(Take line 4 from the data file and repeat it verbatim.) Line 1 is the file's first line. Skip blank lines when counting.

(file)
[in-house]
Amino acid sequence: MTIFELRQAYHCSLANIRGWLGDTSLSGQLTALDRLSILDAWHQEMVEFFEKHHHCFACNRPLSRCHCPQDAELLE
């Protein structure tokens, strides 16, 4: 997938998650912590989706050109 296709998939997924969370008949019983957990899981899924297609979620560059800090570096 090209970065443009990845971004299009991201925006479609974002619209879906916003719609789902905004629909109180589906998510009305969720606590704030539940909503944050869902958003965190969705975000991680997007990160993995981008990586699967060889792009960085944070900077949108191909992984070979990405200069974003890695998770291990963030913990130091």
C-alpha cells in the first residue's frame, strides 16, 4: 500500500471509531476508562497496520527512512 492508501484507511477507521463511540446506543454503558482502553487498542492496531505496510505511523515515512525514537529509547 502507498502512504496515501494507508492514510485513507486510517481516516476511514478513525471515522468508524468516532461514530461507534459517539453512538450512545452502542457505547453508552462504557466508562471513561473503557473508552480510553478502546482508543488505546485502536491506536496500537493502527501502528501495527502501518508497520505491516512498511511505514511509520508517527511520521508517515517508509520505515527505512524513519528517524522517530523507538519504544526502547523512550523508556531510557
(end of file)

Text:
C-alpha cells in the first residue's frame, strides 16, 4: 500500500471509531476508562497496520527512512 492508501484507511477507521463511540446506543454503558482502553487498542492496531505496510505511523515515512525514537529509547 502507498502512504496515501494507508492514510485513507486510517481516516476511514478513525471515522468508524468516532461514530461507534459517539453512538450512545452502542457505547453508552462504557466508562471513561473503557473508552480510553478502546482508543488505546485502536491506536496500537493502527501502528501495527502501518508497520505491516512498511511505514511509520508517527511520521508517515517508509520505515527505512524513519528517524522517530523507538519504544526502547523512550523508556531510557